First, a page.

The first, and the most common, type is Dream-Induced Lucid Dream. This is by far the easiest method. In DILD, you “wake up”, or become self-aware, in a dream and then continue to dream the same dream (except now it is lucid). It is easier to achieve this during a nap or when you go back to sleep after waking up in the middle of the night.

The second, and more advanced method, is the Wake-Induced Lucid Dream. WILD is when a lucid dreamer can go straight into a lucid dream from a state of alertness. This lets you enter a lucid dream anytime at will, and can be more powerful than a DILD. However, there is a catch. WILD easily induces sleep paralysis (see Sleep Paralysis) due to the forced induction of REM paralysis. This can be a horrifying experience for the unprepared, especially due to the nightmarish hallucinations it brings. But after practice and the correct mindset, you can easily vanquish this state with willpower, and freely enter a lucid dream. Sleep paralysis should not deter you from attempting lucid dreaming, for it is only a temporary side effect.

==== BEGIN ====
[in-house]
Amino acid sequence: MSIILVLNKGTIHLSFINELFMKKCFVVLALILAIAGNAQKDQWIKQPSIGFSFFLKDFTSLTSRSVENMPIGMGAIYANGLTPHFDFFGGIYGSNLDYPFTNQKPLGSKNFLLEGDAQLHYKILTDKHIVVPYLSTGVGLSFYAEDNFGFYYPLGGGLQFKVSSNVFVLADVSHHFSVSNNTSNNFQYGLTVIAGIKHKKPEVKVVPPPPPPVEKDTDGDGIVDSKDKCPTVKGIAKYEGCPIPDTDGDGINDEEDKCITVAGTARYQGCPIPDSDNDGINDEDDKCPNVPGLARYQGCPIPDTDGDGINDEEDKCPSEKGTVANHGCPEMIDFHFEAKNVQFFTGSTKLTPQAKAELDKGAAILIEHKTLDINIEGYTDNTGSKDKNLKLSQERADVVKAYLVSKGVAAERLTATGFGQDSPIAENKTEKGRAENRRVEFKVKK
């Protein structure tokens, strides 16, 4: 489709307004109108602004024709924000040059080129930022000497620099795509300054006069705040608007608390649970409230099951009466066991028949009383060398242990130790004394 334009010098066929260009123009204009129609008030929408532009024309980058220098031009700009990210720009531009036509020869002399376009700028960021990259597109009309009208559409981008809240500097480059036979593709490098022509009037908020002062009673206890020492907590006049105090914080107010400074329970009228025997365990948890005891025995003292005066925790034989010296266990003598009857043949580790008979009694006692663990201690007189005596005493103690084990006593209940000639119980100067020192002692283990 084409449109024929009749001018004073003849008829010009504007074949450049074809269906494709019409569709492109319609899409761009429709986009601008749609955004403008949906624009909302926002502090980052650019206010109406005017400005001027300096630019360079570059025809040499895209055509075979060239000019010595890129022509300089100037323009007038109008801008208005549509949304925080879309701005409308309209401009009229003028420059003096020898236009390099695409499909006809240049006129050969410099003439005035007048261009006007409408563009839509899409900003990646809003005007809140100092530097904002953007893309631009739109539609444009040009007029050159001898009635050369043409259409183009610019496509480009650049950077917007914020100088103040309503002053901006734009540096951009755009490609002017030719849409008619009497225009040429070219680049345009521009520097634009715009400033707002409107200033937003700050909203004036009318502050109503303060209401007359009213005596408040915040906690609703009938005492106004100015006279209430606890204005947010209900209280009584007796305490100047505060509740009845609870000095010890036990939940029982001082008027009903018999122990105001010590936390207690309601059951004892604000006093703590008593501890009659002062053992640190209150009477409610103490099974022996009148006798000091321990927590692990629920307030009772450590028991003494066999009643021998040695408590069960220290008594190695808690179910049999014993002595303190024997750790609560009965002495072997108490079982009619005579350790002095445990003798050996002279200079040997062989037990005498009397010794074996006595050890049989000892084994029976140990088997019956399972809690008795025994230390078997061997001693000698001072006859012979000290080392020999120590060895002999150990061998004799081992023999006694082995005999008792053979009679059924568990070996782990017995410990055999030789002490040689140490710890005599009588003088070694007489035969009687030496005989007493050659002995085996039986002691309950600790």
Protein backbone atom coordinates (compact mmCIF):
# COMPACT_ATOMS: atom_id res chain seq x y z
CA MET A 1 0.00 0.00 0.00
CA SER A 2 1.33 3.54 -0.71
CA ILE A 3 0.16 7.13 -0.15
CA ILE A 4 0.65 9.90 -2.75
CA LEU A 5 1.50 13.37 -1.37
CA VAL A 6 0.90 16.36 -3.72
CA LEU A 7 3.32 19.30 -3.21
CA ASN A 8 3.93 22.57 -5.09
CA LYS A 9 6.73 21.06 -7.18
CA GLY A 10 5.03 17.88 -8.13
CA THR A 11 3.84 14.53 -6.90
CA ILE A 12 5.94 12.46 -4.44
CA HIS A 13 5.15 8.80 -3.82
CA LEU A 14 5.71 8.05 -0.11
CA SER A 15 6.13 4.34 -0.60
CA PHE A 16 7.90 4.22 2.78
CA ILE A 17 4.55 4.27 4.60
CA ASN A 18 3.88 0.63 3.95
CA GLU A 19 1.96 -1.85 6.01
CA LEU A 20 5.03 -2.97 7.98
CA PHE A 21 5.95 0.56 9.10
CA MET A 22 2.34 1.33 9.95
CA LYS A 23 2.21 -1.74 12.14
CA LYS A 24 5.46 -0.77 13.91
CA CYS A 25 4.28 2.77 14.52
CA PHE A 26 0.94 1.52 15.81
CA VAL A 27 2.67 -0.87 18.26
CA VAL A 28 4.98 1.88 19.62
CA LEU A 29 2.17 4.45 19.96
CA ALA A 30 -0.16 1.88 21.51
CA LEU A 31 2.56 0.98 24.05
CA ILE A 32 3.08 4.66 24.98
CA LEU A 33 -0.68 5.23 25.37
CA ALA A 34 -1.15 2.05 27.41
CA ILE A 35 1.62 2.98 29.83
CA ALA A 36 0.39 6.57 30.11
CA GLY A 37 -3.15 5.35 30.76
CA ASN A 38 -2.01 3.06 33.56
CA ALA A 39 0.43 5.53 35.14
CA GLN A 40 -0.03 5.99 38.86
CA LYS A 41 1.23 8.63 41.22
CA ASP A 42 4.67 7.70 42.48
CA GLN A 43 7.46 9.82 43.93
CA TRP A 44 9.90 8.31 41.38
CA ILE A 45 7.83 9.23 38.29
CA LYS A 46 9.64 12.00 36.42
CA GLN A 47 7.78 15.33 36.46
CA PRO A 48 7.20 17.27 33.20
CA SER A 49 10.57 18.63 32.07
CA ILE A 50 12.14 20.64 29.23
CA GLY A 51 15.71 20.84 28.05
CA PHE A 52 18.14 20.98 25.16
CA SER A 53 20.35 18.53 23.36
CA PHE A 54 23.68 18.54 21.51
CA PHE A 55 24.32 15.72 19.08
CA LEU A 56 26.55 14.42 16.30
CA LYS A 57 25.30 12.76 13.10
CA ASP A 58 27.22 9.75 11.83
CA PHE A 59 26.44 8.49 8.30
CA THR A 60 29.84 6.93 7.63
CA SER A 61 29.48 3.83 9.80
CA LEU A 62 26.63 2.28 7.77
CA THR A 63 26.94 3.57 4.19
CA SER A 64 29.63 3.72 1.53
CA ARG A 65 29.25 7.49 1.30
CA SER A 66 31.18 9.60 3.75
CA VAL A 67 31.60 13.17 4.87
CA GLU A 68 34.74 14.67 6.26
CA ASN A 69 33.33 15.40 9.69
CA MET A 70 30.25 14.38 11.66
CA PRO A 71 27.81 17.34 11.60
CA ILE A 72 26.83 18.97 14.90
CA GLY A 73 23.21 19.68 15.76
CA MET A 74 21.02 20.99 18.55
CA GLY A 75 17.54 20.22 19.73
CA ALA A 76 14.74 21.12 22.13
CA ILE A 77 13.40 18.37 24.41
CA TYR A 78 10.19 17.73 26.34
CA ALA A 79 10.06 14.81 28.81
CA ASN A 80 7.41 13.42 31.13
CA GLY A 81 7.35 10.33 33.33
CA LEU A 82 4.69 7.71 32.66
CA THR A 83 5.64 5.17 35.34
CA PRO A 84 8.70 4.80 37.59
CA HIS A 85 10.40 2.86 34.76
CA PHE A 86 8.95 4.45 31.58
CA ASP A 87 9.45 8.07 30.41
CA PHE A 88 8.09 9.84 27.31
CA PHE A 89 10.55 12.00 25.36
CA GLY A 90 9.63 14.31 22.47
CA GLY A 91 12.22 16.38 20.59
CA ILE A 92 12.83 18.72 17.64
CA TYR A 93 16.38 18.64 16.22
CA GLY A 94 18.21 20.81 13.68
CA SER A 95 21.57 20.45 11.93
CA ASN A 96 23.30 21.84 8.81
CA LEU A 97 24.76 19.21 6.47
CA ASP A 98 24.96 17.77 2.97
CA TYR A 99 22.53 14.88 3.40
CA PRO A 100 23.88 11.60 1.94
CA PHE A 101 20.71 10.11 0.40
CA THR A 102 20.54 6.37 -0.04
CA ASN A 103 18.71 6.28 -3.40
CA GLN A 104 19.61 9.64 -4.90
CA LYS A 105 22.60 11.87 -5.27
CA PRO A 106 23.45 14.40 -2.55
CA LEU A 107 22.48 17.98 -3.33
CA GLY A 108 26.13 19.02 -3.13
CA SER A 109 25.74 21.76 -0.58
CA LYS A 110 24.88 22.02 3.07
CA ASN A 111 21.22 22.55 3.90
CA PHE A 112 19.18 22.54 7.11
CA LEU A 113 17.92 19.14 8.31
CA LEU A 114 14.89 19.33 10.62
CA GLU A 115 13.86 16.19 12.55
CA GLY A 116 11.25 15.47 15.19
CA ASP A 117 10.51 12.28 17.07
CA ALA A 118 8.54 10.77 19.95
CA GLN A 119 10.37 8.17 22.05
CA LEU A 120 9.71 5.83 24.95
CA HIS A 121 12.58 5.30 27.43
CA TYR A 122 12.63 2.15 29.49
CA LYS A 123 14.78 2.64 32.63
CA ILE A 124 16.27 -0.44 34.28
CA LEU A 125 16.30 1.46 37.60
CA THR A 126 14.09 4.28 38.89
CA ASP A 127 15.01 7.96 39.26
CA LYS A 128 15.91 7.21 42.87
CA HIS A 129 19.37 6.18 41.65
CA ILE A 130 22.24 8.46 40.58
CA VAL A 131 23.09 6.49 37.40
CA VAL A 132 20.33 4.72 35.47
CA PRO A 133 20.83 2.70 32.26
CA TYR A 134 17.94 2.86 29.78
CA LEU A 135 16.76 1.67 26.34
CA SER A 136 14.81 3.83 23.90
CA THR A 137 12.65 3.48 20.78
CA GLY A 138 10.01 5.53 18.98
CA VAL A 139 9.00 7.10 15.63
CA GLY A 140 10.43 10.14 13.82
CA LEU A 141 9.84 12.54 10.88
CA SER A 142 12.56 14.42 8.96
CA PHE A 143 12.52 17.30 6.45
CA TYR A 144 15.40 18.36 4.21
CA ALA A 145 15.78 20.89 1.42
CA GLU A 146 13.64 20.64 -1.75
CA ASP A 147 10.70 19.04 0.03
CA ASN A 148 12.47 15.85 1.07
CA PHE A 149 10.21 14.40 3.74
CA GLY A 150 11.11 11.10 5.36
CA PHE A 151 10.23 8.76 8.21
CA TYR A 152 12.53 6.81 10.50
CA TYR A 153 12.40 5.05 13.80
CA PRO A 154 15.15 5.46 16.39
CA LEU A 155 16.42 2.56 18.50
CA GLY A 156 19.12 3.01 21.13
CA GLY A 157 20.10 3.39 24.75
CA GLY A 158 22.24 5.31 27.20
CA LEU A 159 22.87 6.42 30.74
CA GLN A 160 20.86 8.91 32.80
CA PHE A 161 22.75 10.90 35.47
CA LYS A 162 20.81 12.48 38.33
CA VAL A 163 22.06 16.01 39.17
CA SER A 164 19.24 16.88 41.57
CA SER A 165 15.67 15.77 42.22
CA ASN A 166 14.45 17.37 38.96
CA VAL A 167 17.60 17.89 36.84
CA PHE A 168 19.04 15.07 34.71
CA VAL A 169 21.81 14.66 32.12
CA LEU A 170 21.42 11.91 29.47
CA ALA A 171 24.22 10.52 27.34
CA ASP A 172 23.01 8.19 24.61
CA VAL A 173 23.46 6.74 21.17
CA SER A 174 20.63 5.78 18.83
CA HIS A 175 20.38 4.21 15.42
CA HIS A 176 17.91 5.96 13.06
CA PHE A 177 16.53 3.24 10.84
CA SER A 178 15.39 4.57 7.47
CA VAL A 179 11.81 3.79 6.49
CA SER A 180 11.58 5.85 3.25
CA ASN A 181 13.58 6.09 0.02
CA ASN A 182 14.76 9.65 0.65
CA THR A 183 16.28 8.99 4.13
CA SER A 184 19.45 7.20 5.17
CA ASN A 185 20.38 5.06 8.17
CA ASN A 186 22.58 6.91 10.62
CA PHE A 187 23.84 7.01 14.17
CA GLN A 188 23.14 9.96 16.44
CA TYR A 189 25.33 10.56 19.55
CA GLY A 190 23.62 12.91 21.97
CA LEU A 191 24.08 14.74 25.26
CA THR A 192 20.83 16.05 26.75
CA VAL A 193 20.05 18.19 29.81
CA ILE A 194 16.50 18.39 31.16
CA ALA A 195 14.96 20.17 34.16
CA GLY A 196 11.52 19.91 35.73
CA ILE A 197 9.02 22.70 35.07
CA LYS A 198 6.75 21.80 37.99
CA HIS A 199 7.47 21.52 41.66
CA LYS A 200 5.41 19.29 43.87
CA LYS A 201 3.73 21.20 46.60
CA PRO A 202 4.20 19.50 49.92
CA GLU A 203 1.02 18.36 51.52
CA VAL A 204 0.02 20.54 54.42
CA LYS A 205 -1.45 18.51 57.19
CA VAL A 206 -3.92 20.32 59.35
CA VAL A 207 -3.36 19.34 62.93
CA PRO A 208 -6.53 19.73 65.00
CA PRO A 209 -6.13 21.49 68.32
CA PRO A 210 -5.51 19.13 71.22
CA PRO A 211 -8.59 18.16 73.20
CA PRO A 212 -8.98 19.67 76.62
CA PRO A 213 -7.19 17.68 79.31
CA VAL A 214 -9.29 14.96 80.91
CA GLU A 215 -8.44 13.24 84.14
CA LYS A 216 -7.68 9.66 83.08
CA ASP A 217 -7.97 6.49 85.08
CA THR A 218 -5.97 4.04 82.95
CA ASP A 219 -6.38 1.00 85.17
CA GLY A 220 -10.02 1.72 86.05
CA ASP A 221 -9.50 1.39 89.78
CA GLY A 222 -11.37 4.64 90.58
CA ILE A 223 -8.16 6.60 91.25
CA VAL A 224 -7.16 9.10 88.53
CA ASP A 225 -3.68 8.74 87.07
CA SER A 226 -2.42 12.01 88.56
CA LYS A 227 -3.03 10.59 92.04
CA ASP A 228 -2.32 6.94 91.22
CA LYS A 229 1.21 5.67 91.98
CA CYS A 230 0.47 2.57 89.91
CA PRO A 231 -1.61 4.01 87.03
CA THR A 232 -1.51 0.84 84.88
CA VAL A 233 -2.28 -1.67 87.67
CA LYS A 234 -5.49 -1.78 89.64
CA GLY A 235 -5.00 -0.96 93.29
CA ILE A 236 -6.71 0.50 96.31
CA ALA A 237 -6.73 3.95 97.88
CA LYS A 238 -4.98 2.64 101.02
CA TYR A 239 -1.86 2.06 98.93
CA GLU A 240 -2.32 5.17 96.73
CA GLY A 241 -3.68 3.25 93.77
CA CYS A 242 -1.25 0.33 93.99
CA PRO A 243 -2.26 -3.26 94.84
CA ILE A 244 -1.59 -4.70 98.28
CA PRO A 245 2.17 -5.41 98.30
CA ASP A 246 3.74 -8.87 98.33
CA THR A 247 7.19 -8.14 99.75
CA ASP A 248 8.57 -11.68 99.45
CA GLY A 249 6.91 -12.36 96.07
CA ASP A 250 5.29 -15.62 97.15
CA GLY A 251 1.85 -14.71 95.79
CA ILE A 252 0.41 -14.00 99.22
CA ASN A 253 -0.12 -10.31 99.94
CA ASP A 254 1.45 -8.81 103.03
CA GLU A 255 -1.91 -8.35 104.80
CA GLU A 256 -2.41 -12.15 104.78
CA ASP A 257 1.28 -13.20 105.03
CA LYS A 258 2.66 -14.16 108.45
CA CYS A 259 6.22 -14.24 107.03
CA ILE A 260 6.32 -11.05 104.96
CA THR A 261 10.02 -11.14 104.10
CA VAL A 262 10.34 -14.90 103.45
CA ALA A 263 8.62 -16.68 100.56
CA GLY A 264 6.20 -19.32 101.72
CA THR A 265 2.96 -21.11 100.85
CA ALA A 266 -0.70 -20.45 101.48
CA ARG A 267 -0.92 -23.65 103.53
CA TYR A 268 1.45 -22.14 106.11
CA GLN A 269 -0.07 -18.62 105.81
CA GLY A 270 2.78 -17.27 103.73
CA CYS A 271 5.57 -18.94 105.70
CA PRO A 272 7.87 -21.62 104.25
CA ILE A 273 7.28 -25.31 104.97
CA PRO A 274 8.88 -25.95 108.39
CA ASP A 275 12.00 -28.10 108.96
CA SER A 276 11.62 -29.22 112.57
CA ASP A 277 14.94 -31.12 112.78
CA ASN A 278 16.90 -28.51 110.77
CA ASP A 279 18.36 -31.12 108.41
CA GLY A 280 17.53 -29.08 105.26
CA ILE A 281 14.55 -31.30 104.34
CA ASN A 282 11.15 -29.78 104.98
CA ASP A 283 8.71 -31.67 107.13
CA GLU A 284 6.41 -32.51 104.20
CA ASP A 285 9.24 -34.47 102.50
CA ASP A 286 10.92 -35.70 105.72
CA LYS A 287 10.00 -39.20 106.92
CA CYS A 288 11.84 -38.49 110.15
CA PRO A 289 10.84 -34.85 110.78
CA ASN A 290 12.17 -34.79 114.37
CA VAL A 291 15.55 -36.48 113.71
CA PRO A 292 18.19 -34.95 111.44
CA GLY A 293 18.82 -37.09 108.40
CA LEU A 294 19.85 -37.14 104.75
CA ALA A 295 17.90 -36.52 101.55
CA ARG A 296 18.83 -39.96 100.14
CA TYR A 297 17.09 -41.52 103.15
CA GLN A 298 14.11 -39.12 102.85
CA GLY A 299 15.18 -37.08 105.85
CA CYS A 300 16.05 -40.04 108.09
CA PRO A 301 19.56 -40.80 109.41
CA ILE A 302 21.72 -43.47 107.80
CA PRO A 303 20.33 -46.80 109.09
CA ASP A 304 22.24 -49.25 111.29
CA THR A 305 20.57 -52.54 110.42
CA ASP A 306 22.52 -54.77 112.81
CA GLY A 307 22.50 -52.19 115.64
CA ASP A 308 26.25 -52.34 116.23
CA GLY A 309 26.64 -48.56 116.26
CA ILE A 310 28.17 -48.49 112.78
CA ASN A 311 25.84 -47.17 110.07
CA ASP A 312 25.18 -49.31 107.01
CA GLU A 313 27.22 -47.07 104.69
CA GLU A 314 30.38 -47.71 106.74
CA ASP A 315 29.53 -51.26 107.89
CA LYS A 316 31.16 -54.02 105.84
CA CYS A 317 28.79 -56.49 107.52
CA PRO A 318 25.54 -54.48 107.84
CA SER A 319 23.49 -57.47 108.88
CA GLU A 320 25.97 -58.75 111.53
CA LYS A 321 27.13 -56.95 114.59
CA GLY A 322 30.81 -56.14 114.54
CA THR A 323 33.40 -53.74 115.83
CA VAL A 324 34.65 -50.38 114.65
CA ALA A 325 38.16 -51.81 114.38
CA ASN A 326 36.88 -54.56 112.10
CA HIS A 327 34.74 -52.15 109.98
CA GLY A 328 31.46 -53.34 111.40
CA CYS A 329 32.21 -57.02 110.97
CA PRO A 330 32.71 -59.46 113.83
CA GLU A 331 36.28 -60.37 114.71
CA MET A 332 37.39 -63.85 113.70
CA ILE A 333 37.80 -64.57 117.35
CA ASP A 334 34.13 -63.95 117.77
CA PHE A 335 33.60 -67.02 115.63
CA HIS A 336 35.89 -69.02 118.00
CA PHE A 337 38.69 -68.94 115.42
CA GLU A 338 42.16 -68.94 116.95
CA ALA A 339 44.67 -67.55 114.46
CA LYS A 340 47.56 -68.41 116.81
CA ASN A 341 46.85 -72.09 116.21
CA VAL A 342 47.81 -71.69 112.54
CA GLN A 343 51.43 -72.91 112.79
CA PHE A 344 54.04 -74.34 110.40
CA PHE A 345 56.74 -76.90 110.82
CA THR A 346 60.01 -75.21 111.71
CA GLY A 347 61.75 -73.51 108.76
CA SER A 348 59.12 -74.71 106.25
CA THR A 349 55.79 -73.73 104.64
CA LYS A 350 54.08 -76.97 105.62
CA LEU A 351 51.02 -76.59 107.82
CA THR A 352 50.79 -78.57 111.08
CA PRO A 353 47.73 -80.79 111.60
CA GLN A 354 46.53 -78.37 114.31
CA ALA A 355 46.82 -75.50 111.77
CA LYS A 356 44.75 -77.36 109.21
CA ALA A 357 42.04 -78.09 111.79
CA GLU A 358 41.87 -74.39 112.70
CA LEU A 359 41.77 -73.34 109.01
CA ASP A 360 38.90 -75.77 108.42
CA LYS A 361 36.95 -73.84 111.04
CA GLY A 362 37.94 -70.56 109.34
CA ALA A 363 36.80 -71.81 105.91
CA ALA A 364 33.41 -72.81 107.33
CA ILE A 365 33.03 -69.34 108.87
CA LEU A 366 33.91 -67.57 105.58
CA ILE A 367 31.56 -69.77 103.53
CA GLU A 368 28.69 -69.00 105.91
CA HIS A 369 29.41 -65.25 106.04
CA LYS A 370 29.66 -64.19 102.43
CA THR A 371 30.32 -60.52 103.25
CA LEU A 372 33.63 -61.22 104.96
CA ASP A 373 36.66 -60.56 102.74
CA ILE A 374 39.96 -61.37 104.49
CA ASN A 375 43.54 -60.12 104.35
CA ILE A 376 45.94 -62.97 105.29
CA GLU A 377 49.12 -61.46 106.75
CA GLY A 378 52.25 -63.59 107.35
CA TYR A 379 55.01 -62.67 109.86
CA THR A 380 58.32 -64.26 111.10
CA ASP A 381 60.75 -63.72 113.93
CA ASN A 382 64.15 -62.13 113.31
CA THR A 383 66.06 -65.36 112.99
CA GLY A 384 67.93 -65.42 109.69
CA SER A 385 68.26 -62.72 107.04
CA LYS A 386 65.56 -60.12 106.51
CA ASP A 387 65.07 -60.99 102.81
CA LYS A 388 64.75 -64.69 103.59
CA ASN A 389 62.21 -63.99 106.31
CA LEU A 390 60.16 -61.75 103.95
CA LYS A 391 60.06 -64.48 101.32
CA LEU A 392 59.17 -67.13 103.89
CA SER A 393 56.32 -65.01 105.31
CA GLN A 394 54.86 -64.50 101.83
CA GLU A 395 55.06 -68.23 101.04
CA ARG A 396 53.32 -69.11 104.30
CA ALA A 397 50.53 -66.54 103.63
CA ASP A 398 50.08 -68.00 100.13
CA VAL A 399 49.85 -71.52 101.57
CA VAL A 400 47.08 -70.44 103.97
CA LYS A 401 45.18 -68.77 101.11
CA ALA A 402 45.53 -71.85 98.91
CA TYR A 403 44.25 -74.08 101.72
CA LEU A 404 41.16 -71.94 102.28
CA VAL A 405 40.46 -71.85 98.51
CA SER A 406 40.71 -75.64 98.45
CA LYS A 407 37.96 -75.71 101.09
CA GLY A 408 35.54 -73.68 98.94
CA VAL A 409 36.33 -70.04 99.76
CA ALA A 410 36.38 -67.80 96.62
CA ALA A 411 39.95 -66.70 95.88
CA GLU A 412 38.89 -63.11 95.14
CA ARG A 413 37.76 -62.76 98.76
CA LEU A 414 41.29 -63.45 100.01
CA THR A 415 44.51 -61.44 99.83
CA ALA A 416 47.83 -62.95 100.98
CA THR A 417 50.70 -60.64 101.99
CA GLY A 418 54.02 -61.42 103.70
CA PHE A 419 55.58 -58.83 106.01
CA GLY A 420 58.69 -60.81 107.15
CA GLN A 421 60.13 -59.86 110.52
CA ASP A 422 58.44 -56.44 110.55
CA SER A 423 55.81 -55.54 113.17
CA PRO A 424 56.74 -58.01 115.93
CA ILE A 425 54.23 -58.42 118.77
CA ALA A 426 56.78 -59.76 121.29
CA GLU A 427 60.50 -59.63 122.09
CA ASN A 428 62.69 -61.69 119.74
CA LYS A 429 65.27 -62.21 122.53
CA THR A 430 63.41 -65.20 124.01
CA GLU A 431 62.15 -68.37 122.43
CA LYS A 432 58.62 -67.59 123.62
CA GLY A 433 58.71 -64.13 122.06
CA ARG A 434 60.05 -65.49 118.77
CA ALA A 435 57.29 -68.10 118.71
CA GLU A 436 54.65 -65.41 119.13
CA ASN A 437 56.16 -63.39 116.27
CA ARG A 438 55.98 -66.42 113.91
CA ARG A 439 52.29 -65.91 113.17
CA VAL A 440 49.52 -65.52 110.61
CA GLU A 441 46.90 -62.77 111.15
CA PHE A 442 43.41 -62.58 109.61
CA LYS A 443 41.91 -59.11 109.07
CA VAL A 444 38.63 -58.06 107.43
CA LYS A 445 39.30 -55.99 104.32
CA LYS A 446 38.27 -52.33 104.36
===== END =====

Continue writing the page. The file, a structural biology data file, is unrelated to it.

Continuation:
Lucid dreaming is one of the most useful skills one can learn. Not only does it let you explore your mind freely, you can go deeper to discover your subconscious (often through imagery), solve complex problems you couldn’t in real life and relieve the stress built up from reality. An interesting feature about dreams is that time is completely relative; this means you will enjoy a lengthy dream much longer than your actual sleep, giving you a better rested sleep. If you are lucky, you may even enjoy the delightful experience of a “dream within a dream” (or go even deeper).

Oneironauts, dream on.

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Posted in Psychology & Medicine

Sleep Paralysis

Sometimes just before you fall asleep, or just after you wake up, it is impossible to move any muscles. The panic caused by this sudden paralysis is soon followed by a sense of impending doom and unknown horror. When trying to look around to figure out what is happening, you see a ghost or demon sitting on your chest, pinning you down.